Early Voting in Connecticut – Part 2 – Implementing Change

This is the second in a series on Early Voting in Connecticut. See <Part 3 – New Voting Systems> or <Part 1 – Expectations>

In this post we will cover Implementing Change – how election changes have been implemented in Connecticut and the risks of doing too much too fast and at the most challenging times. In the future we will address more specific issues associated with some of the changes coming. Then get to the tradeoffs in implementing in-person early voting.

 

Implementing Change

As we discussed last time, one of the big changes coming is in-person early voting.

In addition to that:

  • In the last few months, the Secretary of the State (SOTS) and his office have selected and are presumably beginning implementing a replacement for the Central Voters Registration System (CVRS). That same system may replace the current Election Night Reporting System (ENR)
  • UConn under the direction of the SOTS has begun evaluating various electronic pollbooks (ePollbooks).
  • There are calls for replacing our aging scanners with newer models. Actually, the second half of 2023 would be an ideal time for UConn to begin a technical evaluation.

Not just for the State, but for any institution there are good methods for implementing change: Do one change at a time, test as much as possible, then test the change on a small scale, and implement it system wide at the least disruptive time.

Yet, when it comes to election systems, some changes can’t be done piecemeal: Early voting must be available to all voters at the same time or it would be a civil rights/equality issue. The CVRS must be implemented statewide at the same time (it can be implemented between elections, but some of its functions must work on election day and the days before – functions that are not generally done at other times of the year, under circumstances of demand for creating pollbooks right before the election and registration checking on election day.

Using new voting machines or new ePollbooks can be done in a few municipalities first.

Connecticut has a good recent record of planning such changes, but not a great record in the actual implementation.

In 2005 the SOTS Office initiated evaluation of voting systems for Connecticut with UConn testing, followed by public demonstrations of machines in four locations around the State, also with focus groups of registrars, those with disabilities, and technologists providing feedback on the machines. In late 2005 machines were selected. Then in November 2006 those machines were used in 25 municipalities in the even year State election. Procedures were developed in 2006, refined in 2007 followed by registrar, pollworker, and public education, then implemented statewide in the September 2007 municipal primary. Still various problems, concerns, and complaints were found in the November 2007 elections. There will few problems. Many of those complaints and concerns were normal for the transition from lever machines to scanners – a couple of years later New York went through a similar process with a different brand of scanner with the same problems, concerns, and complaints. This was a positive example of how extensive evaluation, planning, and training can have a great result.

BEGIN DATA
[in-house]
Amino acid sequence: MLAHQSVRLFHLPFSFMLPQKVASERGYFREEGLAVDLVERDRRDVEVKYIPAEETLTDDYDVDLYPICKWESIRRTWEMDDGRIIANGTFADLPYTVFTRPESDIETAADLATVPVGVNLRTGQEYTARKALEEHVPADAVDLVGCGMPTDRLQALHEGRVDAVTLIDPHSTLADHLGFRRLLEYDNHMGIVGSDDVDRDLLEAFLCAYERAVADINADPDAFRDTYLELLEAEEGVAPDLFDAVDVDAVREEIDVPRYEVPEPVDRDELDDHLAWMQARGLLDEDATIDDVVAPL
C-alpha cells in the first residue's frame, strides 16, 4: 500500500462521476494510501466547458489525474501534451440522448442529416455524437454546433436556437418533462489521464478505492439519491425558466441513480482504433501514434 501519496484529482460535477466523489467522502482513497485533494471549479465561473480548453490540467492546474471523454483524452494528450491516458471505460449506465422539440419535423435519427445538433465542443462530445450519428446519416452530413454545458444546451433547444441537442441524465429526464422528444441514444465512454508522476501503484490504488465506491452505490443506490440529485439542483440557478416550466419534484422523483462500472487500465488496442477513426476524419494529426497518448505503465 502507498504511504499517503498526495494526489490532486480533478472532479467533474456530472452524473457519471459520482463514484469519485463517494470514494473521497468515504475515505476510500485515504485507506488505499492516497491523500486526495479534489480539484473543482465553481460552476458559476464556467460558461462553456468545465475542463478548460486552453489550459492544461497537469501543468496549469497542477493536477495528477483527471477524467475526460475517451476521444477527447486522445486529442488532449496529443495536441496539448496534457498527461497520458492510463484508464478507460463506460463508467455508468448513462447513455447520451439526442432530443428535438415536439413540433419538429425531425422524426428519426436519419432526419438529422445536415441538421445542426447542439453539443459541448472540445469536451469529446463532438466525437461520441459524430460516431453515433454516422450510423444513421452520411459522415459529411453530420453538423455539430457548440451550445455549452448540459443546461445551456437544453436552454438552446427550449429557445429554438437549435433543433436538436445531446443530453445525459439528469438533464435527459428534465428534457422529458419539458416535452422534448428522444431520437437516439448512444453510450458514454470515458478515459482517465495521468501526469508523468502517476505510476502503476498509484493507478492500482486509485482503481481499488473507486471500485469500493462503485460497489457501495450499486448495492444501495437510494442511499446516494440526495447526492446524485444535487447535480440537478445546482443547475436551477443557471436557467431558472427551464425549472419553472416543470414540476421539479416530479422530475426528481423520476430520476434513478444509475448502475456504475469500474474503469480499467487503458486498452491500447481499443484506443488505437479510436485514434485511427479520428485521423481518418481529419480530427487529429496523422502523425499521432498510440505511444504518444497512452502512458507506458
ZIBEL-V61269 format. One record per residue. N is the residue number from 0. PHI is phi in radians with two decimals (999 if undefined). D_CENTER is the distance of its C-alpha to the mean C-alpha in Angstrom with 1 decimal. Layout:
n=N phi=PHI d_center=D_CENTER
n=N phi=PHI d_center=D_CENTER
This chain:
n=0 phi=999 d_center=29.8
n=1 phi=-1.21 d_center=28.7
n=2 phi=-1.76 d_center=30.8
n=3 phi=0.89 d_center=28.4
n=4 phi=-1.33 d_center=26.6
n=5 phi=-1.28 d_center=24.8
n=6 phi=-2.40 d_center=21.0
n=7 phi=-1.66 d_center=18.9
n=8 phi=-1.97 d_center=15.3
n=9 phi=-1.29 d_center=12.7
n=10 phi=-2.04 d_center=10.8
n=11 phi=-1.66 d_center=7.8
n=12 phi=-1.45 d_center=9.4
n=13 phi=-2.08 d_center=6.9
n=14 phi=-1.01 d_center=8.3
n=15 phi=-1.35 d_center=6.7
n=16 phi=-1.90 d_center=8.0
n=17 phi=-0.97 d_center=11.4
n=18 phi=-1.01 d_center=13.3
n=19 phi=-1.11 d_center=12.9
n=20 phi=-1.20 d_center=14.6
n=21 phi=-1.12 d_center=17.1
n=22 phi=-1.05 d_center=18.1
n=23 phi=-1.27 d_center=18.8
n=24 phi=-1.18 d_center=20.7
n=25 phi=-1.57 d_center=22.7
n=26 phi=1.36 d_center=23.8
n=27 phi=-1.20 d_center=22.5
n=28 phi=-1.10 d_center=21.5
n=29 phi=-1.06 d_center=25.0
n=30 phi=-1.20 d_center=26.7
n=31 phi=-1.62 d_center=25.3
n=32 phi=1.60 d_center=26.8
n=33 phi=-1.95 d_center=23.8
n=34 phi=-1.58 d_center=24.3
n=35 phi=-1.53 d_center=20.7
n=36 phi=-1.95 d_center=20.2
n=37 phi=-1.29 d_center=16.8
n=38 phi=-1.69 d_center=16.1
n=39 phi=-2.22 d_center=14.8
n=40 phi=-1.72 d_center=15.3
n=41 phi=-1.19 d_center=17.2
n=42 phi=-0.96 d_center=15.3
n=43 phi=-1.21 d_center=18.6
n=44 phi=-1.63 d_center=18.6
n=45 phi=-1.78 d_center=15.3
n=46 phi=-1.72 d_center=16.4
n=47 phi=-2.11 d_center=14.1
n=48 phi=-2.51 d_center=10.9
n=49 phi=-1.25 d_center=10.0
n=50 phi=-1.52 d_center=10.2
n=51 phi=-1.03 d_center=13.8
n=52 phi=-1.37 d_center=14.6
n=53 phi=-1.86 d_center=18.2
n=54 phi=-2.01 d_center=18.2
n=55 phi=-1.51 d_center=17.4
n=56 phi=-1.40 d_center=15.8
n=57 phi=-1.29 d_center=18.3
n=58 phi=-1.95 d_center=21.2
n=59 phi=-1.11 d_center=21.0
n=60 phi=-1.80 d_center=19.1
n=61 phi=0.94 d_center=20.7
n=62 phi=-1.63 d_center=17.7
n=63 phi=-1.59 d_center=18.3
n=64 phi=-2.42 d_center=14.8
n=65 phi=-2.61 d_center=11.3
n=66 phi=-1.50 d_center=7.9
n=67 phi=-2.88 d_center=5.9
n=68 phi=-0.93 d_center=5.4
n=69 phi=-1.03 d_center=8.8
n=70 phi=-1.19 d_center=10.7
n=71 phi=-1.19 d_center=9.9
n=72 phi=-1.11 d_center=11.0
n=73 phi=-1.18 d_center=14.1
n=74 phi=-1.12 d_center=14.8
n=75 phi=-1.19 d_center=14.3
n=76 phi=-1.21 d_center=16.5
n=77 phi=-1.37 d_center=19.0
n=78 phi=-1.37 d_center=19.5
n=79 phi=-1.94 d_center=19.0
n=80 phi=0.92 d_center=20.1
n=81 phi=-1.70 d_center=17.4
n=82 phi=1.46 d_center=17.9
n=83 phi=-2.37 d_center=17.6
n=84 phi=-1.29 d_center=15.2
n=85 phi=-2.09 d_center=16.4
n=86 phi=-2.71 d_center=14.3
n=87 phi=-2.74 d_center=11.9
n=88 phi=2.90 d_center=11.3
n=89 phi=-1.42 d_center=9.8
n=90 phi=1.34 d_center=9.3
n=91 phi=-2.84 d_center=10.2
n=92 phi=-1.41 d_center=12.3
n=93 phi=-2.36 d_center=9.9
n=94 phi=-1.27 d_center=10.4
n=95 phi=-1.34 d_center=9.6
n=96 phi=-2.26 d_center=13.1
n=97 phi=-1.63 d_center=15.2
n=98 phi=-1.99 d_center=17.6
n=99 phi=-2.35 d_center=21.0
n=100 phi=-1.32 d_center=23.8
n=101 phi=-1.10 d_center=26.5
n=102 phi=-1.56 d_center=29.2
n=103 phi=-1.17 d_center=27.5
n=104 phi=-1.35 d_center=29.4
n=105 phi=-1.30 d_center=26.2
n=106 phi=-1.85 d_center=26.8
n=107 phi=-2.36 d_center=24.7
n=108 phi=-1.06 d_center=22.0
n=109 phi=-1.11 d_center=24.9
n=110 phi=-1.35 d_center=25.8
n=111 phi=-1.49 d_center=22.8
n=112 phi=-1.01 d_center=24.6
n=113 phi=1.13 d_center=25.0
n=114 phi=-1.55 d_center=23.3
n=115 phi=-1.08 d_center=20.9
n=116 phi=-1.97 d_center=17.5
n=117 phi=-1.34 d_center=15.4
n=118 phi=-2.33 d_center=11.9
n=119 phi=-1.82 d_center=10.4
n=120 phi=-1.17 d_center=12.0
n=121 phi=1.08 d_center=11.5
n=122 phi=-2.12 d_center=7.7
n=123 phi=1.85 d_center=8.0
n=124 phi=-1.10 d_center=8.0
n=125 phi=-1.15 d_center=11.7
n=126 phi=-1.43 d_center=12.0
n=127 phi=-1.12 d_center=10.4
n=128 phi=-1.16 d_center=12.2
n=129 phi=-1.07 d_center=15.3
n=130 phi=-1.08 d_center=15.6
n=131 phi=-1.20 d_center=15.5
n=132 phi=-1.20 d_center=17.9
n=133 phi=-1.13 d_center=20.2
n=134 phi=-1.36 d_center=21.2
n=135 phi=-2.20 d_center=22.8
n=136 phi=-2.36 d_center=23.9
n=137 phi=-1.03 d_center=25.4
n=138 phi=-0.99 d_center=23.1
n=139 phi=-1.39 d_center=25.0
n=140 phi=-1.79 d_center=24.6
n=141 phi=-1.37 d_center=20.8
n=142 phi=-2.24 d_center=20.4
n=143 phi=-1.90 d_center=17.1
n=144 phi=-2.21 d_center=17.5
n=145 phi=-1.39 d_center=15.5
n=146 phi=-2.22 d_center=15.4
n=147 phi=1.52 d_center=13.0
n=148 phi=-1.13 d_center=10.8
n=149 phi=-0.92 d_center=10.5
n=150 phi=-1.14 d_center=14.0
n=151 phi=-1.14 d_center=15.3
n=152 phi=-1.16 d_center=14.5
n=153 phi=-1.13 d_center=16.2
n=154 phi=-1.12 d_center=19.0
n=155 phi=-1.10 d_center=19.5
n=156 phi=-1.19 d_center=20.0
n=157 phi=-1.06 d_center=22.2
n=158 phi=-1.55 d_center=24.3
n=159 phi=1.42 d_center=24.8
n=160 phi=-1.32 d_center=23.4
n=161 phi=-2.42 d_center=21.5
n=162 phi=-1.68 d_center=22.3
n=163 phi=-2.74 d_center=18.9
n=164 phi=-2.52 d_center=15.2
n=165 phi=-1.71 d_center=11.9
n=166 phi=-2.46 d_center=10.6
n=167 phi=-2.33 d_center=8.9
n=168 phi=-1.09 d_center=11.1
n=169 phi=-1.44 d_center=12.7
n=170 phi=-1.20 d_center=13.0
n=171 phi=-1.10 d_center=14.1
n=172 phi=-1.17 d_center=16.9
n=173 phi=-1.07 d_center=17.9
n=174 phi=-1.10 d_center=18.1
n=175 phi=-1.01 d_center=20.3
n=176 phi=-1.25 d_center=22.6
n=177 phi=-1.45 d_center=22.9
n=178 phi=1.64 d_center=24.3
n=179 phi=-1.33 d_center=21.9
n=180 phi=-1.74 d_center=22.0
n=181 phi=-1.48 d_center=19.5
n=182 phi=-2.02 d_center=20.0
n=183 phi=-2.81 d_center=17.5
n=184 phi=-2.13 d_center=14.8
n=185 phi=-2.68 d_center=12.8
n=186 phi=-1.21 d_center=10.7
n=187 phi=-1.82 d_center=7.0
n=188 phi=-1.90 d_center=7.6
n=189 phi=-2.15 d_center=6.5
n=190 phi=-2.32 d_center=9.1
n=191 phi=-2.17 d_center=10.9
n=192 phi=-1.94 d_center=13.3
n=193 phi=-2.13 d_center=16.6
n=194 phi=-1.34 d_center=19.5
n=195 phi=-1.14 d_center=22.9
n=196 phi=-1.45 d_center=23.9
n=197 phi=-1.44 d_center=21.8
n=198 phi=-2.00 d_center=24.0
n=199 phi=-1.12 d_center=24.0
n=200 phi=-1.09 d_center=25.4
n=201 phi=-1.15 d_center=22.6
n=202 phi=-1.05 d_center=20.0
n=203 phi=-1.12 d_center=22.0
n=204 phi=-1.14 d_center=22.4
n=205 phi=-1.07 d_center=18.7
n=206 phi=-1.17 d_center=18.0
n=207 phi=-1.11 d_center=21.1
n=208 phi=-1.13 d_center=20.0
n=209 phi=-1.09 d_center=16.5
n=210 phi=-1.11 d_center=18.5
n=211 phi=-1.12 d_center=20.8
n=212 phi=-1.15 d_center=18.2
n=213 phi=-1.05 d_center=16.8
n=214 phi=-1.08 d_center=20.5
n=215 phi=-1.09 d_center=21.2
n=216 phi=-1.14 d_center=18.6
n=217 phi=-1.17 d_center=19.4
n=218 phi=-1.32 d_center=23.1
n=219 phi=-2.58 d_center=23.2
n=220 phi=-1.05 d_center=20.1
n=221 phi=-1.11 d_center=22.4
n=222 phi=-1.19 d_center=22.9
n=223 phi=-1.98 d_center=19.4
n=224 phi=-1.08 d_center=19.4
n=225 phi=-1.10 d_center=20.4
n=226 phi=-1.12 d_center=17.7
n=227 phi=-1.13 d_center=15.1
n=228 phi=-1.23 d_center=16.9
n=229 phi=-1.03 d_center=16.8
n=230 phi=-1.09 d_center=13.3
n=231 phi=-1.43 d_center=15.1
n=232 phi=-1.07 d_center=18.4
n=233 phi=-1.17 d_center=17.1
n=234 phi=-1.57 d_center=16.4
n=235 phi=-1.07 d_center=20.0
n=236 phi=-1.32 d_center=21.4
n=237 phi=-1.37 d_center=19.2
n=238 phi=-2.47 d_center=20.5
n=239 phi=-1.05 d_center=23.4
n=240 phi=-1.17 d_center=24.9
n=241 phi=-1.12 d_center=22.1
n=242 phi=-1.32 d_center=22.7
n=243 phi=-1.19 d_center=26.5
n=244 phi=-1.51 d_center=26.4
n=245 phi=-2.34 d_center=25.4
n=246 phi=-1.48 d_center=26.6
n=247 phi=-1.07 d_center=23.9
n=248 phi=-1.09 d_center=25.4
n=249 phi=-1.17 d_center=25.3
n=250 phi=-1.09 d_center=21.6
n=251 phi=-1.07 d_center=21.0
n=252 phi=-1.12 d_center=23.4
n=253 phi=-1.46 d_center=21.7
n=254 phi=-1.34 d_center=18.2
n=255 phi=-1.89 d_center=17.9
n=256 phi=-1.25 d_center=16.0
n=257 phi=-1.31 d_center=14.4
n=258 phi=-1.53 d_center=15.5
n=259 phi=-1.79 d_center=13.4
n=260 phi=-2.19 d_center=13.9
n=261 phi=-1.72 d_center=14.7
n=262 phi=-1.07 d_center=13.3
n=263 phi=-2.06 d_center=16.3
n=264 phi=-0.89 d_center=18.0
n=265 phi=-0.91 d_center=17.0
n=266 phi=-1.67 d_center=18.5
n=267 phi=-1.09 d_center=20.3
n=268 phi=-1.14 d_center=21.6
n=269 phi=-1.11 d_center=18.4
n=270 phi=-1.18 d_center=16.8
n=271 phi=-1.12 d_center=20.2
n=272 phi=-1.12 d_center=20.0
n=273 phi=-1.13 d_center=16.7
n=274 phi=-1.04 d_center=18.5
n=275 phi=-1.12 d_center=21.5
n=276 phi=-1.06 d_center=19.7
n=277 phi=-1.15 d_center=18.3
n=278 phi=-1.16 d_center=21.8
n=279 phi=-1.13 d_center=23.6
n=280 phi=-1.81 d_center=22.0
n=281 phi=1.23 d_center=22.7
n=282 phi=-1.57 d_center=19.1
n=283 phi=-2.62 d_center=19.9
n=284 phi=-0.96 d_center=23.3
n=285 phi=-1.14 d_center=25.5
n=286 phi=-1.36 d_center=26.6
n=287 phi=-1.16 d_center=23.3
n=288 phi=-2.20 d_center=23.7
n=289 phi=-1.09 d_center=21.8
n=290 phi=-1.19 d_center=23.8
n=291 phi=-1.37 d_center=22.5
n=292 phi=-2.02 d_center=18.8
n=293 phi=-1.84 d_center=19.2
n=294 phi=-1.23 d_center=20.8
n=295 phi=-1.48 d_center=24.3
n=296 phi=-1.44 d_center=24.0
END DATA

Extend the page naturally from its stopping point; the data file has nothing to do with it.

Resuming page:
In 2013 the state implemented Election Day Registration, with several problems which we had predicted – mainly that by law being in line by 8:00 was insufficient to be allowed the opportunity to register and vote. But those problems were not addressed. In 2014 those problems resulted in long lines at EDR locations with many voters turned away, including those still in line at 8:00pm. Despite news stories across the State those problems were not addressed in law for several years. The long lines somewhat reduced still remain, however, now anyone in line by 8:00 can have the opportunity to register and vote. This is an example of inadequate planning and a deaf ear by the SOTS, the General Assembly, and election officials, many of whom really did not have sympathy for voters who failed to register by the regular deadlines.

In 2012 the SOTS and registrars implemented the new Election Night Reporting system in parallel with the regular system. It was dead on arrival as polling place moderators refused or were incapable of inputing reams of data after a long day via their smart phones (many did not even have or understand smart phones at the time.) Once again this was all predicted. The system was designed completely in isolation from the real world. There was no feedback from actual officials, no testing with the actual polling place officials. Worse the SOTS Office attributed the failure to the officials (Even today I would be challenged to enter that much data from my cell phone, after a long day. Others are in polling places with poor cell coverage and no internet.) Finally, years later the system was redesigned and after a couple of elections was working well with officials in town halls putting in the data from desktops and laptops. Once again, a predictable failure abetted by tone deaf State officials.

Lessons We Hopefully Will Follow

Do one change at a time, test as much as possible, then test the change on a small scale, and implement it system wide at the least disruptive time.

There are a lot of calls for multiple changes in a very short period, from the public, from advocates, and from election officials. In subsequent posts we will address some of those changes in the light of these pressures and the lessons we hopefully will follow. Then get to the tradeoffs in implementing in-person early voting.

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